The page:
Every year — along about commencement season — the Notre Dame lakefronts become toddler playgrounds for fuzzy little ducks and geese. Waddling in the grass, stumbling and scooting to keep up, trailing mothers single file, they eventually skim the placid waters like little bathtub toys.
And every year I think back to 1974. It was dawn. I had been up all night. Senior week with friends and we had concluded the evening with a trip to Fat Shirley’s and — by now somehow carless — walked back to campus from that distant, frontier greasy spoon. We arrived on the shores of Saint Mary’s Lake just as light peered into the day, greeted by a regatta of paddleboat ducklings in the fresh morning sun.
I remember thinking then of the cycles of time and season and renewal, and how new and future generations — human and fowl — take their turns here.
It wasn’t that long ago.
It seems like a few months ago that I was back here writing about Notre Dame, trumpeting its research aspirations and extolling its Catholic nature, when I had this eureka moment during a talk with professor and University historian Thomas Schlereth ’63. “They pull in opposite directions,” I blurted out, as if the original discoverer, with Schlereth patiently explaining this had always been the case. The tug-of-war goes back at least to Morrissey and Zahm early in the 20th century, with evidence that such tensions between intellectual pursuits and Catholic character existed even deeper into Notre Dame’s past. And should persist in healthy equilibrium.
That year was 1978.
One of my all-time favorite editions of Notre Dame Magazine was our sesquicentennial issue. For the 150th anniversary, we devoted every page to Notre Dame history. We put that issue together, lovingly, in a makeshift classroom in the Main Building because the ceiling of our fourth-floor office suite had caved in.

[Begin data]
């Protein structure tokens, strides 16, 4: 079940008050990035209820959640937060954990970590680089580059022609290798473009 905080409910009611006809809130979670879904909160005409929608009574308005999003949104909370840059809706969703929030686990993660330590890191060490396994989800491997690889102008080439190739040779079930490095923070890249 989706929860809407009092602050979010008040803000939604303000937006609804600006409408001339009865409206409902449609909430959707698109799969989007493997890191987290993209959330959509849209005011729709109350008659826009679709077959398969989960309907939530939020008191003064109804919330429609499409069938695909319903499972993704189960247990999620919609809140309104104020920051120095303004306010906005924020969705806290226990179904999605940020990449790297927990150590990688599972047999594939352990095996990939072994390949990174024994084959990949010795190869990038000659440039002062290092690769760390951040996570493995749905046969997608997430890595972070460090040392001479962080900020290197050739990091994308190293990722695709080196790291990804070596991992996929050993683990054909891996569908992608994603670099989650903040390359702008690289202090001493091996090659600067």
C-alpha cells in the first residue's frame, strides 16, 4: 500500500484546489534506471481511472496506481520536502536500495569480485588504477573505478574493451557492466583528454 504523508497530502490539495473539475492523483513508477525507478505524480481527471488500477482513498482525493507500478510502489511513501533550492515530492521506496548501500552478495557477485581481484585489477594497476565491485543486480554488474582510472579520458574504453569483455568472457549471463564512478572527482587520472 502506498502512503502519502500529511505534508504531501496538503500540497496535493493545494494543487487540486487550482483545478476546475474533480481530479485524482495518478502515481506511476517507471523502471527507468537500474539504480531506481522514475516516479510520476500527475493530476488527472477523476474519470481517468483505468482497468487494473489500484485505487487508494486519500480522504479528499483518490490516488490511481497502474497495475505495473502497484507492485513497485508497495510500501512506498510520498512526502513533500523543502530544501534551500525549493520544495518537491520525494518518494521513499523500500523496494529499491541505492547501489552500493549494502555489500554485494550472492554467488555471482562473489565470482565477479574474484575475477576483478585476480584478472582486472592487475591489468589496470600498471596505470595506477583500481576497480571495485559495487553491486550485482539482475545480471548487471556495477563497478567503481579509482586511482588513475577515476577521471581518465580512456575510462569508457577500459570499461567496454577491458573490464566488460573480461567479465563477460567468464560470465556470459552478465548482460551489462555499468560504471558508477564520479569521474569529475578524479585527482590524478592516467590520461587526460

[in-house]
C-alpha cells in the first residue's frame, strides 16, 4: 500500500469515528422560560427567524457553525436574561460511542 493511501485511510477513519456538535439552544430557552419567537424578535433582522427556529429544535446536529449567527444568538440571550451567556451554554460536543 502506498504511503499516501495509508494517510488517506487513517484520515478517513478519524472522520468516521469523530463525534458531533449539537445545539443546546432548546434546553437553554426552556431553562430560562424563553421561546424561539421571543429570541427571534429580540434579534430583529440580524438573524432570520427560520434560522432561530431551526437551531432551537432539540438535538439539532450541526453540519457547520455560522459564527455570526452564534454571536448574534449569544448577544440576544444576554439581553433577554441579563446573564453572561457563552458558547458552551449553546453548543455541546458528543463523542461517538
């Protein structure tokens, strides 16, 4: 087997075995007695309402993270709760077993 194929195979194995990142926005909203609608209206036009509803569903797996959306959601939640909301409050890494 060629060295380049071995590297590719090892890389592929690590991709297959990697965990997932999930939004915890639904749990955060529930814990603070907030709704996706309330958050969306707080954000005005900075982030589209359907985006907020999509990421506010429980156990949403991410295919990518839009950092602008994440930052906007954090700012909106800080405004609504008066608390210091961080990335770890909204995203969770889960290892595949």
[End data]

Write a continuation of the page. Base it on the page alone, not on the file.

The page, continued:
This was back when the building’s fifth floor was condemned, half the fourth floor was closed off and vertical braces were installed in sagging stairwells as reinforcement against major collapse. Our ceiling damage, though, exposed these great wood beams that had stood gallantly for a century. We marveled at the skill and effort it must have taken workmen in those days to hoist them high into place so long ago.
That was in 1992. It doesn’t feel like 25 years have passed since then. But here we are, working on an issue honoring 175 years of Notre Dame history — perhaps not executed with the ambitions that a 150th or 200th birthday would call for. Still, there are good stories here and reflections on religion in America and the meaning of a Notre Dame education and a potpourri of noteworthy moments in time.
Over the years character emerges, characters become legendary and the tensions that animate the place become hallmarks of its identity. Notre Dame’s nature is found in those elements as perennial as successive generations and as unique as unseen, square-hewn timbers positioned so capably they serve the test of time.